After a large bullock's tongue has lain twenty-four hours in salt, take it up, wash it clean, and give it a boil three quarters of an hour: let it stand till it is cold, then cut it down, and mince it: take three pounds of beef suet, three pounds of stoned raisins, the same of cleaned currants, a dozen of pared apples, and mince them separately; take also half a pound of orange-peel, and one pound of almonds cut small, an ounce of cinnamon, and half an ounce of cloves beat; two nutmegs grated, the grate of two large lemons, the juice of three, and a bottle of white wine: mix the whole well together, and press it down into a can, the mouth of which must be tied up with paper, to keep out the air. When you have occasion to use it, line some patty cans with puff-paste, and fill them with the meat, nicking the upper crust with a knife. If the meat is intended to be kept long, leave out the apples and suet, as they are apt to spoil, and put them in fresh when there is occasion to use the meat.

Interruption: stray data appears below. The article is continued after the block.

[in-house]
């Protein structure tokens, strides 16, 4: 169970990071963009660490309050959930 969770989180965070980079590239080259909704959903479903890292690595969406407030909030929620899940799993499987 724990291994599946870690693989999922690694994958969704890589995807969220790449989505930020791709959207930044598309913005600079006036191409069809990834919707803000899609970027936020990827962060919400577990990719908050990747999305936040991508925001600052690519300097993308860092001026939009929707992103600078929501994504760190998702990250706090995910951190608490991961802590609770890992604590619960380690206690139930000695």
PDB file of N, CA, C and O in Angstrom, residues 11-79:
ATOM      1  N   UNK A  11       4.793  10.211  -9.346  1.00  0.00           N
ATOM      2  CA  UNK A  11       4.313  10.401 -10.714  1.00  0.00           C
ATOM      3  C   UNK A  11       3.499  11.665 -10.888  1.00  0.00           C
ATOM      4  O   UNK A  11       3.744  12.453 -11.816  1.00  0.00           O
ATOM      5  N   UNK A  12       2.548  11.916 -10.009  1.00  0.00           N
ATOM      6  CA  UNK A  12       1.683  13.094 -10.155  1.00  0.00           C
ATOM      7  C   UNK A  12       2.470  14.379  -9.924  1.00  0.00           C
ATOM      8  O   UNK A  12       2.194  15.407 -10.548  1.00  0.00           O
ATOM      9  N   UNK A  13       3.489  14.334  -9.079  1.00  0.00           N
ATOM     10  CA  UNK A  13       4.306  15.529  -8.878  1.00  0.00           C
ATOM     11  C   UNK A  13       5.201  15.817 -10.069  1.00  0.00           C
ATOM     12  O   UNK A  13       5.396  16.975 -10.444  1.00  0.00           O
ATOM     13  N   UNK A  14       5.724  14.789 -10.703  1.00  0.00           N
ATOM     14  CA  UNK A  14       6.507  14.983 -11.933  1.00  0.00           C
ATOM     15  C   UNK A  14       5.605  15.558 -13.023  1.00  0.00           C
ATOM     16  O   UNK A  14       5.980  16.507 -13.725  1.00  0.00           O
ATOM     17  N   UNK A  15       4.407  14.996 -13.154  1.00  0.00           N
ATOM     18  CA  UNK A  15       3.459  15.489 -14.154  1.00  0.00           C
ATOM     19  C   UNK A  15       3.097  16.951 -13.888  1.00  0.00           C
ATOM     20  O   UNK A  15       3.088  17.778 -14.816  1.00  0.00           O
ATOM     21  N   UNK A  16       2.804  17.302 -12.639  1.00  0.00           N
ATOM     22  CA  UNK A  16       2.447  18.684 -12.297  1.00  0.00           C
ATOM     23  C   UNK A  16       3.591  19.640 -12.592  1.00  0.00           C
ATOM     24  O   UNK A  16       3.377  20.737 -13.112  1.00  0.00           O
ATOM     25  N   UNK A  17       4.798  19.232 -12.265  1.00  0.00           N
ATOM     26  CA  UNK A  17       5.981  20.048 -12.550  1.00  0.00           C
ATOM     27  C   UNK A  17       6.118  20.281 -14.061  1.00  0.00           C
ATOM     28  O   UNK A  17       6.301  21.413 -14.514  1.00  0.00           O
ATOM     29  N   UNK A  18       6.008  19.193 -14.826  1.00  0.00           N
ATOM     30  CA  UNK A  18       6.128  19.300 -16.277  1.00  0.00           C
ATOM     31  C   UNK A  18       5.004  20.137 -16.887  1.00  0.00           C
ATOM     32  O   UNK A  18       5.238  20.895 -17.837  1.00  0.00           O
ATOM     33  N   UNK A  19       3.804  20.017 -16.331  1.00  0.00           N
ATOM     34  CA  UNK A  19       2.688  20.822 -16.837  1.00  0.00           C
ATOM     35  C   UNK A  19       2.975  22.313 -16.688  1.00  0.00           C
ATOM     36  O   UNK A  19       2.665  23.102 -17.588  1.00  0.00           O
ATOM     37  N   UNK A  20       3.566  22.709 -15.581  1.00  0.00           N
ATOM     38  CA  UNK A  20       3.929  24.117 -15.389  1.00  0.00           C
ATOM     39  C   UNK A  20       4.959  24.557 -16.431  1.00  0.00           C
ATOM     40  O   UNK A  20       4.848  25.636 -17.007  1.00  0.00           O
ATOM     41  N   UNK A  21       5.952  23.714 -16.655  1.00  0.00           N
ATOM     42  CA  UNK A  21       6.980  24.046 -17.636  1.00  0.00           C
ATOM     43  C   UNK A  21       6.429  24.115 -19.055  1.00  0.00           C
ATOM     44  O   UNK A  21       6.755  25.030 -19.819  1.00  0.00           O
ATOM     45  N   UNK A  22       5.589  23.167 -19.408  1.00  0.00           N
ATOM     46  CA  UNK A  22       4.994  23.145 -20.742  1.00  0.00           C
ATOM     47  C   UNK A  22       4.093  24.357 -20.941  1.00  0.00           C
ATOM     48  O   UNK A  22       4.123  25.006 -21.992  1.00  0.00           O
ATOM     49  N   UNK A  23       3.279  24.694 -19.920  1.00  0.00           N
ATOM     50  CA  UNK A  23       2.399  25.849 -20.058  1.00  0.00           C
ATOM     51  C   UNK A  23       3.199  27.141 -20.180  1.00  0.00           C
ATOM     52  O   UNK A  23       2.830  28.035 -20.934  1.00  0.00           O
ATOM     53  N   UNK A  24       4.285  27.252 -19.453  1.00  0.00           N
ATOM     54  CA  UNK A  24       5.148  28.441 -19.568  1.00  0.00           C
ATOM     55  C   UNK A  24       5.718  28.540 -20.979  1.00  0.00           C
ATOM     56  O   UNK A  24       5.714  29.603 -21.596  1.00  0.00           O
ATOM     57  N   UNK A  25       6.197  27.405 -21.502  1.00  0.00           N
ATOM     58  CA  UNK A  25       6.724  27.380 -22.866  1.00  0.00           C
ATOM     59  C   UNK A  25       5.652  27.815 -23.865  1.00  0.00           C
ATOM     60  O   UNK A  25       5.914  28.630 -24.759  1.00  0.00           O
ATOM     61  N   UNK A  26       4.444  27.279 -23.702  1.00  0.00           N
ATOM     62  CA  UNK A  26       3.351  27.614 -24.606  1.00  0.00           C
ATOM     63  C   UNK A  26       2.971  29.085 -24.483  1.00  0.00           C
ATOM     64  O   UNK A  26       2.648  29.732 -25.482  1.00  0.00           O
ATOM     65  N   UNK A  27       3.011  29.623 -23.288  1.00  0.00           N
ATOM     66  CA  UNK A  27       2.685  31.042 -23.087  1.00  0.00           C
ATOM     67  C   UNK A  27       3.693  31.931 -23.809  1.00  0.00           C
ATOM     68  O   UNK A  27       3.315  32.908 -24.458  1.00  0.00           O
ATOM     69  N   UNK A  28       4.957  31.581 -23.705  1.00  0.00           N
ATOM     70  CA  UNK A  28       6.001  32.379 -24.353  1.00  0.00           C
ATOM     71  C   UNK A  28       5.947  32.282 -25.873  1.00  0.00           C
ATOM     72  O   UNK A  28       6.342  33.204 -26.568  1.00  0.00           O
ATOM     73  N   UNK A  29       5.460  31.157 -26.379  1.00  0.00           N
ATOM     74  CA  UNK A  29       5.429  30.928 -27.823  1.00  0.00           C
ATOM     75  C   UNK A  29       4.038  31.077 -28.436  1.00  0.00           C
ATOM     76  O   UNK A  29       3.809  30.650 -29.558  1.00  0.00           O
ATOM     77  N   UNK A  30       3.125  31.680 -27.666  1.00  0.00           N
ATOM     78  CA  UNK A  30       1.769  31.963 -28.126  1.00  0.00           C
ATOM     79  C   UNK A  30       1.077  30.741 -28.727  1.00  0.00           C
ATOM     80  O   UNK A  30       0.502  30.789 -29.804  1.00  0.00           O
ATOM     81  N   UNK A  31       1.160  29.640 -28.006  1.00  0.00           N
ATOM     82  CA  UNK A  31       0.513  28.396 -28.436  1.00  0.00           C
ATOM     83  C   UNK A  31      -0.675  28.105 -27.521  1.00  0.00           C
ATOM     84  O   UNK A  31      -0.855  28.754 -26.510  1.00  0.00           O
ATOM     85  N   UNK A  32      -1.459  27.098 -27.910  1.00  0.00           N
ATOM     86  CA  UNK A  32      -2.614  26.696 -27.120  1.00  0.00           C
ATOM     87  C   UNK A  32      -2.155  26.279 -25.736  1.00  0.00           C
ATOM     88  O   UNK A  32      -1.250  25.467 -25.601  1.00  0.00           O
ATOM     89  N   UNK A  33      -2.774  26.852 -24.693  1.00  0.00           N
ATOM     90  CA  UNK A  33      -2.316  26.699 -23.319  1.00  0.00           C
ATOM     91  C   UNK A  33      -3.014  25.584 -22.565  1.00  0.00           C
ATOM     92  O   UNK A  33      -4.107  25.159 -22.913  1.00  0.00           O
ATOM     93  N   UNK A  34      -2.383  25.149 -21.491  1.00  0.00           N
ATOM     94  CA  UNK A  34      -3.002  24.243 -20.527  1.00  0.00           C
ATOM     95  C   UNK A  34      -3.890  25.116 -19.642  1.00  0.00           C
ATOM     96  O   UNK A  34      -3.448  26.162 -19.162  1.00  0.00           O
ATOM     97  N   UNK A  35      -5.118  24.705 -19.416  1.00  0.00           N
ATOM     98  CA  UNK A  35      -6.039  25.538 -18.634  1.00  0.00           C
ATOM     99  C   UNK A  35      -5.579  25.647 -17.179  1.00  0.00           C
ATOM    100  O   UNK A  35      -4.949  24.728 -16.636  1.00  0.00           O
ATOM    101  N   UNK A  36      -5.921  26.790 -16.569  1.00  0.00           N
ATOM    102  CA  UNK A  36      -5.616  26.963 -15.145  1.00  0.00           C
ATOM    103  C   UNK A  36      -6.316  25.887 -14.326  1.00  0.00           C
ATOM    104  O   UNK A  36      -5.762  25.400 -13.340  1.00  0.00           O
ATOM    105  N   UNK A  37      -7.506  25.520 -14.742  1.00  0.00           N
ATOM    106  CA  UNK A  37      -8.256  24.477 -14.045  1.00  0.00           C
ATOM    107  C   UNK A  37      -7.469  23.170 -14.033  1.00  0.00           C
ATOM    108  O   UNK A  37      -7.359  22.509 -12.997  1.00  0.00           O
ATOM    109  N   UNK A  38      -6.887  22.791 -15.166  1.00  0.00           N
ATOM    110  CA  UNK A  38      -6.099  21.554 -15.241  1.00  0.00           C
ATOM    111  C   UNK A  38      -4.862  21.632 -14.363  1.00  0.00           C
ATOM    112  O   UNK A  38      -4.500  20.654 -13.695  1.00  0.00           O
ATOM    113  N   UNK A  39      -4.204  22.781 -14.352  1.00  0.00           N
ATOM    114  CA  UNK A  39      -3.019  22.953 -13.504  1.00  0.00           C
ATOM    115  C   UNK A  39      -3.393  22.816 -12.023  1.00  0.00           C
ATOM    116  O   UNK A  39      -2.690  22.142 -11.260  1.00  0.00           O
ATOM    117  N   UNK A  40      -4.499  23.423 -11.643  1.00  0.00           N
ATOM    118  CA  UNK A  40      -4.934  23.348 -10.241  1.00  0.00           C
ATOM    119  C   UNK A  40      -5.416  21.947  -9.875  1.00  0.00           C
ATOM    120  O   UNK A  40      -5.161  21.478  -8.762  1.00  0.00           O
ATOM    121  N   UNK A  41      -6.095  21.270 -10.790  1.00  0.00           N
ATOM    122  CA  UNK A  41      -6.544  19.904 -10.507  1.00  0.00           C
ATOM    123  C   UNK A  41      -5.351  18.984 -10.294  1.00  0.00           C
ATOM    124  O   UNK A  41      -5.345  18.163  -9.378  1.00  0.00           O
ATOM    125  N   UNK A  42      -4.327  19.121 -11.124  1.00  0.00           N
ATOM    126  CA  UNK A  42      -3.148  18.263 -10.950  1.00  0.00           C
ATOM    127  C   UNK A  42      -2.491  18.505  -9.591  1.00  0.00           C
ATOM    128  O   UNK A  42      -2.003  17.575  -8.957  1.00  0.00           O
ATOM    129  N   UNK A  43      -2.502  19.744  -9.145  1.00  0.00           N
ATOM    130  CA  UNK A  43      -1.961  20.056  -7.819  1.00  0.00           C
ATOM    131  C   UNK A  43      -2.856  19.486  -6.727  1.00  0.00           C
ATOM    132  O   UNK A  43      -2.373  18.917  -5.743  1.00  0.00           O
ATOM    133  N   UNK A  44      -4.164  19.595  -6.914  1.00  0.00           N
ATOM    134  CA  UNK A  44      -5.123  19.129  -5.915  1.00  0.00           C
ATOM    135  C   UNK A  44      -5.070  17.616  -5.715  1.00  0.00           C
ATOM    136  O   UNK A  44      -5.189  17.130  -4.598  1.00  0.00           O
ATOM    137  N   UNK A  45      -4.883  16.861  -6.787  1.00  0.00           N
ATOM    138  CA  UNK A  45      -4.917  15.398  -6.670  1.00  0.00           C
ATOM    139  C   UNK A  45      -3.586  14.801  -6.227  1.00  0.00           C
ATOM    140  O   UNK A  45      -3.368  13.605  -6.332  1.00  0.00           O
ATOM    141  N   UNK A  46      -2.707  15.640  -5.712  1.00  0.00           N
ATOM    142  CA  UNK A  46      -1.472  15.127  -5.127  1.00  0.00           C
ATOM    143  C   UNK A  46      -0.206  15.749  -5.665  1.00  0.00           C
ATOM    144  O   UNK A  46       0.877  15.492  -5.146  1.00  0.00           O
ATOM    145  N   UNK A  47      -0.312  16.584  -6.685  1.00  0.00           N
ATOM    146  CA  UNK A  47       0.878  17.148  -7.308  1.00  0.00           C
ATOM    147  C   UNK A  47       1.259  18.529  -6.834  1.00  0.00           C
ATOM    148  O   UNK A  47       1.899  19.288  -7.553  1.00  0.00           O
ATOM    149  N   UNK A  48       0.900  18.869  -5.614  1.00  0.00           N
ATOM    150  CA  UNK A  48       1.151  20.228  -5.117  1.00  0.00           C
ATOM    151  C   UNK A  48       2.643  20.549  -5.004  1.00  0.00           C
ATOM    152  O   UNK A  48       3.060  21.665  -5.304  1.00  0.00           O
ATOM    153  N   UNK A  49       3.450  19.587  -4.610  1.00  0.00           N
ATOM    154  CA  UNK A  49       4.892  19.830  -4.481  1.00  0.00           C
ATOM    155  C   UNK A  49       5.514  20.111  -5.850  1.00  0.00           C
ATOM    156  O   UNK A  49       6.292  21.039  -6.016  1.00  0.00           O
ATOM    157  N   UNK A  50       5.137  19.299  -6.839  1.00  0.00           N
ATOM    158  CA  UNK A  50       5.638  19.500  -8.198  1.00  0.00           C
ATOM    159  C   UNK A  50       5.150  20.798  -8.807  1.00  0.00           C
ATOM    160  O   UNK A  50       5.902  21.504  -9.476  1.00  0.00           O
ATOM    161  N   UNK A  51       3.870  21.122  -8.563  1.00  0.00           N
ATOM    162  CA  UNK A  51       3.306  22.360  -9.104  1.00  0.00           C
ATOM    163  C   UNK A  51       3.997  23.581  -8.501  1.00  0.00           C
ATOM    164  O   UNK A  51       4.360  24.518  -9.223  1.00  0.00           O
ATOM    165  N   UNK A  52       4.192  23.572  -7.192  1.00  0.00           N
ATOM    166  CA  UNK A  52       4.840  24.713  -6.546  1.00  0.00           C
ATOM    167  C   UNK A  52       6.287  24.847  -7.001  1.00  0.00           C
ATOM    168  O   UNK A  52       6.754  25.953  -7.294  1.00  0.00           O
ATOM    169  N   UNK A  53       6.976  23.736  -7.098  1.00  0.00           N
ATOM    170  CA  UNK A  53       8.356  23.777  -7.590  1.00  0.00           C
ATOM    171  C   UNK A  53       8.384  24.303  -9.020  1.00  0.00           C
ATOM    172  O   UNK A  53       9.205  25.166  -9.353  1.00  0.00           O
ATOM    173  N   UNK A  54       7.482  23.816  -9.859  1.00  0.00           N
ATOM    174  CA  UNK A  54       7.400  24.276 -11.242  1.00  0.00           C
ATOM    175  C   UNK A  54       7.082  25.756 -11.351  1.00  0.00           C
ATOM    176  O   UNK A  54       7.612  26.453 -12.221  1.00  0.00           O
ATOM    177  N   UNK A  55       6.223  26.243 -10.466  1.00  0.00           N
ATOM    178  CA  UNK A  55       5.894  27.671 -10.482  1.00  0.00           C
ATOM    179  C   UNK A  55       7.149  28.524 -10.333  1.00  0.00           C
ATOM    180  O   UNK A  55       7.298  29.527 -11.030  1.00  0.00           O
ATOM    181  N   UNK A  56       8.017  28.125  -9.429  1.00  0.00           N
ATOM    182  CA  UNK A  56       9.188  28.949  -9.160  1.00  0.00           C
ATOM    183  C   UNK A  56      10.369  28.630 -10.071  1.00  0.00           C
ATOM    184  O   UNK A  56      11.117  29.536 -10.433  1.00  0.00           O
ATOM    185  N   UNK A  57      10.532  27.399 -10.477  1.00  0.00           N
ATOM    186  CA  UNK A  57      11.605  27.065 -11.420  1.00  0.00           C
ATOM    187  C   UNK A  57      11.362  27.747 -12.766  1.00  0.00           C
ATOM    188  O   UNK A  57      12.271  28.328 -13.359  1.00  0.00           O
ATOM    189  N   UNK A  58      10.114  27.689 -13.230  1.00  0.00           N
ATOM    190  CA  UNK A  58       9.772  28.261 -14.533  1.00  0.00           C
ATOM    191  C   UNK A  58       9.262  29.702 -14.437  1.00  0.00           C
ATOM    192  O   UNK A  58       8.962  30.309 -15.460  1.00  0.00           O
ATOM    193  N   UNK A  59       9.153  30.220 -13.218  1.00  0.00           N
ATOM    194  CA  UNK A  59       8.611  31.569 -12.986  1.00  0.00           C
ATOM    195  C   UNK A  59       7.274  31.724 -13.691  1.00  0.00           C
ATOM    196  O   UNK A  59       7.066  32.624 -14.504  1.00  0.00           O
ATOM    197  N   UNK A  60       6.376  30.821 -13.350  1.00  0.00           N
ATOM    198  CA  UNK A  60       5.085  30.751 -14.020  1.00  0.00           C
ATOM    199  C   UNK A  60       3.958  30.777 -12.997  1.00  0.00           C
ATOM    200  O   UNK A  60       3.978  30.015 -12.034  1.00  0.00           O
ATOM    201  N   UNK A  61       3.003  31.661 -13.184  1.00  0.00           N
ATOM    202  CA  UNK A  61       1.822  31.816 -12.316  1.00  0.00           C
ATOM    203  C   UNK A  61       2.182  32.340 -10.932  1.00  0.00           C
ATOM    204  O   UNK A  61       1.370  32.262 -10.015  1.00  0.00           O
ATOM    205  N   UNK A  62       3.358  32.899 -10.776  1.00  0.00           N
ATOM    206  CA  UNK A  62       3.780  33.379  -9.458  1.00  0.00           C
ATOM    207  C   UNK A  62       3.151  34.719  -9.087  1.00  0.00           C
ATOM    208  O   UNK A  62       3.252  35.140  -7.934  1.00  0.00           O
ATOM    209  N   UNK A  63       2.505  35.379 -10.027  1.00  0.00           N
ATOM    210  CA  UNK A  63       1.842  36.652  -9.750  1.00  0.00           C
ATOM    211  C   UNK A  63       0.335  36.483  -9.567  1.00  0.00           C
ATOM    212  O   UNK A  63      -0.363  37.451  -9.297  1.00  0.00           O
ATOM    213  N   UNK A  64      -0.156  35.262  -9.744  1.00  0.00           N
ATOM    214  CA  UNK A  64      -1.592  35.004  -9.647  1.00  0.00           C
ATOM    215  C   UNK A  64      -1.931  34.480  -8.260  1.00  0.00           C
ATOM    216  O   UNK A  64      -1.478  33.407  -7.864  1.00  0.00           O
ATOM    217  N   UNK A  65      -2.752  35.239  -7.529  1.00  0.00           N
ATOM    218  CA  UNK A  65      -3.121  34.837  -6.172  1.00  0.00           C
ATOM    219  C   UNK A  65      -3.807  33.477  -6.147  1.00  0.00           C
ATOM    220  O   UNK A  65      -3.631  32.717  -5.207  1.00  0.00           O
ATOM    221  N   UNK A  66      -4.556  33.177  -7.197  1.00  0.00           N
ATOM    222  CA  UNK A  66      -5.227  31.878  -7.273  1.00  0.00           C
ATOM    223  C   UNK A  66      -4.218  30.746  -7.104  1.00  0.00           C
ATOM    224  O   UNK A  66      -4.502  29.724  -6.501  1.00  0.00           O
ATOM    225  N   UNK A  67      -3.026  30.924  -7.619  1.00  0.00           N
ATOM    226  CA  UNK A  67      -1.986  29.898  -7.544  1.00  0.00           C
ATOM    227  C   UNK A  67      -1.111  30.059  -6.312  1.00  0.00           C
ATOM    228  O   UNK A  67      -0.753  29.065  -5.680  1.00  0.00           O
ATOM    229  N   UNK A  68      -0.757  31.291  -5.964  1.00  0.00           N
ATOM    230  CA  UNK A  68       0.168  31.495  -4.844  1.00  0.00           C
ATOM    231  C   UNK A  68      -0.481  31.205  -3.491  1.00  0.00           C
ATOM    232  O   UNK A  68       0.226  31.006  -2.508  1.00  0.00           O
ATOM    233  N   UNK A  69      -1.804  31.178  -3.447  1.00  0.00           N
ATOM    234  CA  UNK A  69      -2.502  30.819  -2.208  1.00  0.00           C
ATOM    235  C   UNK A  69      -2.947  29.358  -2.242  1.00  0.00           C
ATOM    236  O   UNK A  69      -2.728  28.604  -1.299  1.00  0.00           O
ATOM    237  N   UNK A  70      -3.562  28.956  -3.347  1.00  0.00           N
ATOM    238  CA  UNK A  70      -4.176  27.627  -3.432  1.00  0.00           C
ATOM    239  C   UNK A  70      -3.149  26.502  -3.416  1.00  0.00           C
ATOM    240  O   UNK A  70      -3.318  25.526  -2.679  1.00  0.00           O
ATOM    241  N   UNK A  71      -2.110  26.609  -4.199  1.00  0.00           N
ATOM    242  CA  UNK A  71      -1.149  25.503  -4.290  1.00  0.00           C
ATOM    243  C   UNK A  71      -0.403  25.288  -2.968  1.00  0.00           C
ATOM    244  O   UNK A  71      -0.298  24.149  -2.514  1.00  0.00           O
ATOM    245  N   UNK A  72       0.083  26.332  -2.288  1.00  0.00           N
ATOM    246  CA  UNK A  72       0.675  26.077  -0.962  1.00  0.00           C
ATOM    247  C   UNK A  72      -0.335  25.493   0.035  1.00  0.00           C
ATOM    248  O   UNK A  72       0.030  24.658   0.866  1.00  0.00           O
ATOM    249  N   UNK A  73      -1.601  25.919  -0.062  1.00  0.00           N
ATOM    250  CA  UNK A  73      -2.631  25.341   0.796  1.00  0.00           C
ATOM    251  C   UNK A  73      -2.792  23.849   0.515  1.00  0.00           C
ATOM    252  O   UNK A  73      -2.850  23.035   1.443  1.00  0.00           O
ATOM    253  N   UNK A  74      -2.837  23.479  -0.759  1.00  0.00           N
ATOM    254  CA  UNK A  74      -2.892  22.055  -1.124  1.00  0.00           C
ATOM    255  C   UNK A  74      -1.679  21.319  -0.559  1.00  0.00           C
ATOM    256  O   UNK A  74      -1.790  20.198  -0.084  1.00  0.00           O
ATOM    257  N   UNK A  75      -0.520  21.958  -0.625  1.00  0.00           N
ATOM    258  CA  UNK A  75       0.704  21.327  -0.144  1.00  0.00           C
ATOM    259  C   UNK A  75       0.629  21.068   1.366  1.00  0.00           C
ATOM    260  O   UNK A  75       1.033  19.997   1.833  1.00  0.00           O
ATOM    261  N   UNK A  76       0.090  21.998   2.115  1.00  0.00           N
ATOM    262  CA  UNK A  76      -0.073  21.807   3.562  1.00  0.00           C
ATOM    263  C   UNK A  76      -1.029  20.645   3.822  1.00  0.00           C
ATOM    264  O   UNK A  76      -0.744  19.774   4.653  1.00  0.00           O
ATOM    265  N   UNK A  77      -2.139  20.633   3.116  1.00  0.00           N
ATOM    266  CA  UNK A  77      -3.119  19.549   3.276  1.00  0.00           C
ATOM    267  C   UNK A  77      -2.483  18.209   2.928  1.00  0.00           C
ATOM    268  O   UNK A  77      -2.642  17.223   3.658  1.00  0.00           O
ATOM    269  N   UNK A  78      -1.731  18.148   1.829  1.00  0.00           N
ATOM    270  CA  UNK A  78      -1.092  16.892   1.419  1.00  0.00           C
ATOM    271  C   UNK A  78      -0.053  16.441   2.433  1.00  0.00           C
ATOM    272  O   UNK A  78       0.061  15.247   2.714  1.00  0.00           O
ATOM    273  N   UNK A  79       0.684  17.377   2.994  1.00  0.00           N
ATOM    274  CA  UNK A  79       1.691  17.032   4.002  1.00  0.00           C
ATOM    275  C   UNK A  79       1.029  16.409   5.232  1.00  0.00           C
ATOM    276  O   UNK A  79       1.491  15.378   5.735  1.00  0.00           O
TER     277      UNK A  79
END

The Practice of Cookery, Pastry, and Confectionary by Mrs Frazer (1820)

And secondly, because they sound like fun – even if they are just common or garden chocolate truffles -  I give you:

Intoxicating Cookies.
3 cups vanilla wafer crumbs
 1 cup sifted powdered sugar
3 ½ tablespoons cocoa
1 cup chopped nuts
3 tablespoons Karo
3 tablespoons each rum and sherry
1.      Sift sugar and cocoa together and add nuts, crumbs, and Karo
2.      Add liquid and mix well
3.      Shape into balls and dust with powdered sugar.
4.      Store in tin container at least 48 hours.
These cookies may be kept almost endlessly, if stored in covered container. Wonderful with a cup of tea.
Yuletide Favorites, a booklet published by the United Fuel Gas Company [1950’s?]

And finally, for those of you who do not have kitchen scales, but do have a teacup:

Teacup Plum Pudding.
Ingredients: One teacup each of raisins, currants, sugar, flour, suet, and breadcrumbs. A pinch of sal, and 2 eggs (well beaten), a little milk to make the pudding of the right consistency.
Method: Stone the raisins, wash and dry the currants, chop the suet quite fin, mix all the dry ingredients well together, and boil with the eggs and milk. Flavor with lemon, nutmeg, or brandy to taste. Boil for three hours. Serve with wine sauce, if liked.

Sunday Times (Sydney, NSW), December 14, 1934